Fortunately, studies also have found that the reverse is true. When good-tasting, lower-calorie foods or portion-controlled meals are available, people will eat those and feel just as satisfied. In fact, studies of successful weight loss maintainers find they easily adjust to smaller, more appropriate portions of higher-calorie foods.
An interesting study showed that preschool-age girls who regularly overeat can be taught how to change their behavior by learning to pay attention to their natural hunger and satiety signals.
Water and air content Rolls and colleagues found that as long as the volume of the food is high, people can feel full with fewer calories. In a study published in 2000, participants who drank milkshakes blended with more air (compared with the same shakes containing less air) ate 12 percent less at the next meal without realizing it.
In the most recent experiment, which will be published in the Journal of the American Dietetic Association in October, the researchers served salads of various sizes and calorie levels before a main course to determine the effect on the calorie intake of the whole meal. Participants consumed the fewest overall calories -- 100 calories fewer -- when they were served the largest, lowest-calorie salad before a meal.
Researchers surmise that a large food volume caused by water or air, even without added calories, influences satiety in a variety of ways. It causes stomach stretching and slows stomach emptying, stimulating the nerves and hormones that tell you when it's time to put down the fork. Also, seeing a large volume of food can increase your ability to feel satisfied by it.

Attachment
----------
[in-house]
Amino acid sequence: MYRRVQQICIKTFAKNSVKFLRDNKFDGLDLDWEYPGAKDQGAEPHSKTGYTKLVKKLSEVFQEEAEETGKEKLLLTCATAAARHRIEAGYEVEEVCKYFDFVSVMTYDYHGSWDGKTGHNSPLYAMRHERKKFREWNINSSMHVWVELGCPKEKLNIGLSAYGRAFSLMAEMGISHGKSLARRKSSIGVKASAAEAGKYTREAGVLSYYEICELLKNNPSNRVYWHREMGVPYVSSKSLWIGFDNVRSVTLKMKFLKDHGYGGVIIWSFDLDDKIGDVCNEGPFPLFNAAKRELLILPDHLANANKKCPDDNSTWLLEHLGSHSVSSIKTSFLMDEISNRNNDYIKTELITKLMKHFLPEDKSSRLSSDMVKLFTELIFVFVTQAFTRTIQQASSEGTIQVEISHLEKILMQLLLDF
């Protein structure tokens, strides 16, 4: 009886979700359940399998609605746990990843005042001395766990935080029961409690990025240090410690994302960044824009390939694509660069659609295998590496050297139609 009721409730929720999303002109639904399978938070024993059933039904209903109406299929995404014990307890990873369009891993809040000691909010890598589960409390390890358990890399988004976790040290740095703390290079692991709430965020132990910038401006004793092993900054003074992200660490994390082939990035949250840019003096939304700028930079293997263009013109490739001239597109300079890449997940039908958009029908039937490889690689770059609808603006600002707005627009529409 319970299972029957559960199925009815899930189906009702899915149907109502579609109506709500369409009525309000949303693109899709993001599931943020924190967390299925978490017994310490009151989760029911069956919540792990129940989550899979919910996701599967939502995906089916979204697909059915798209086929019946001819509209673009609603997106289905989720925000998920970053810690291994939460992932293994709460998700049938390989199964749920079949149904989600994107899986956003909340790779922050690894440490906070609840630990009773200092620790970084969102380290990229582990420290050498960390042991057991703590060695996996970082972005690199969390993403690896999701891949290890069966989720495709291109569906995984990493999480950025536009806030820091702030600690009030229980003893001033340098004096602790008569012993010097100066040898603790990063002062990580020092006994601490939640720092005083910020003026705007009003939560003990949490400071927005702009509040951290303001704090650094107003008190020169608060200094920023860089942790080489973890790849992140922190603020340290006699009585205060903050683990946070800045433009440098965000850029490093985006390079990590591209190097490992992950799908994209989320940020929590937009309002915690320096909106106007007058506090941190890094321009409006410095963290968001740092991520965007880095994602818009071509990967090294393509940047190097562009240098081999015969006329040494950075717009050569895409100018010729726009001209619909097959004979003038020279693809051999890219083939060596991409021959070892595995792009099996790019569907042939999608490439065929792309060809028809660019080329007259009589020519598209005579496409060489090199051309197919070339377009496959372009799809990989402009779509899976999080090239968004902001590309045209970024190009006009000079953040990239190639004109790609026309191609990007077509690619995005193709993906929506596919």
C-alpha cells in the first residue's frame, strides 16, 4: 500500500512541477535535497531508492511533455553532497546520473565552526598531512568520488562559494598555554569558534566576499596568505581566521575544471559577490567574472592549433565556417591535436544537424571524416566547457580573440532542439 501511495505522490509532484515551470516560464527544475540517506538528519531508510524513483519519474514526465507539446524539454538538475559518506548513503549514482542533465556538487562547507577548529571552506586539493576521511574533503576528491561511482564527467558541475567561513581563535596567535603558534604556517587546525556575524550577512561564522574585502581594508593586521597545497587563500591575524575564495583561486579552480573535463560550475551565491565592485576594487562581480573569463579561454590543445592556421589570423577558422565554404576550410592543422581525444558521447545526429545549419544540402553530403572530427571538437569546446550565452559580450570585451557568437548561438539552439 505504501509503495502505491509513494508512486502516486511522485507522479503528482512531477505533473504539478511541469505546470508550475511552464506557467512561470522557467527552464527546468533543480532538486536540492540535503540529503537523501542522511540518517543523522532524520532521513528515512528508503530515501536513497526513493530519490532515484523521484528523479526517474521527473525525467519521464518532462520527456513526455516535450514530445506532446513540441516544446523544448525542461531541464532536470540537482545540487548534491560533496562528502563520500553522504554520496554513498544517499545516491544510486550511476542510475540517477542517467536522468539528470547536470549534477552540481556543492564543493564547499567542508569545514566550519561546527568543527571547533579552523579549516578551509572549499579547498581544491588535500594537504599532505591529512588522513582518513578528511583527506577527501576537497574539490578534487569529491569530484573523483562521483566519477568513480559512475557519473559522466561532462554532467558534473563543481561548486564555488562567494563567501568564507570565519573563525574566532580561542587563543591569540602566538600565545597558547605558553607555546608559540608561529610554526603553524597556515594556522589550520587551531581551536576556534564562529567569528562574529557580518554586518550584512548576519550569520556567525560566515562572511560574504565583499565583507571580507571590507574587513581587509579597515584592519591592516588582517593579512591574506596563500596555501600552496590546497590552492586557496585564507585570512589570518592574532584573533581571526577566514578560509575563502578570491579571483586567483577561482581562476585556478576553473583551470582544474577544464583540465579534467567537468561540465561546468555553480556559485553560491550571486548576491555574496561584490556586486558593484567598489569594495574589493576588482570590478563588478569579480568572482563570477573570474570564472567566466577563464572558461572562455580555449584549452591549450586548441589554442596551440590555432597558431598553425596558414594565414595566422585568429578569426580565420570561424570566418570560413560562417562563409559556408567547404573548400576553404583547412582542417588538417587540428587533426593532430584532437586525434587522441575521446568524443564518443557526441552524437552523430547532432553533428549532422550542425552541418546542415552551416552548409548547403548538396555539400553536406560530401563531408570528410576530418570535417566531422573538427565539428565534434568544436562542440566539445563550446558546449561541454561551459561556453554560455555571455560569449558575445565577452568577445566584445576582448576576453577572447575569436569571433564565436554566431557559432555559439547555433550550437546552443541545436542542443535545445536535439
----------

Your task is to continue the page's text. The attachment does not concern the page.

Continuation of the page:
Finally, the larger a meal is and the longer a meal goes on, studies show, your satisfaction declines and you lose interest in completing it.
"Water is the component in food which has the largest influence on how much you eat," says Rolls, who co-authored "The Volumetrics Weight-Control Plan" (HarperTorch, 2003). "These studies show eating a high-water-content, low-calorie first course enhances satiety and reduces calorie intake at the next course."
Type of diet New research on ghrelin reveals it can work against weight loss. Apparently, losing weight under most conditions -- low-calorie diets, anorexia, binge-purging and high levels of exercise -- can increase ghrelin that's circulating in the bloodstream and cause hunger. This is the body's evolutionary way of holding on to body fat and surviving during the famines that threatened our ancestors, according to Cummings. But his research found one diet in which weight loss did not increase ghrelin levels: a low-fat one. After three months, people on a 15-percent-fat diet lost significant weight. But their ghrelin levels stayed the same.
Cummings cautioned that levels of fat higher than 15 percent -- say, 20 or 25 percent -- as well as other diet methods, may also prevent rises in ghrelin; not every situation has been tested.
But these results help explain studies of successful weight loss maintainers, most of whom eat a low-fat (less than 24 percent of calories) diet.
There's a lot more to learn about why we eat. Researchers are studying types of foods, diets, meal timing, meal patterns, habits learned from childhood, genetics and sensory factors. But in the meantime, there is plenty that we do know to help us eat the right number of calories but still feel full and satisfied.
Katherine Tallmadge is a Washington nutritionist and author of "Diet Simple" (Lifeline Press, 2004). Send e-mails to her at firstname.lastname@example.org.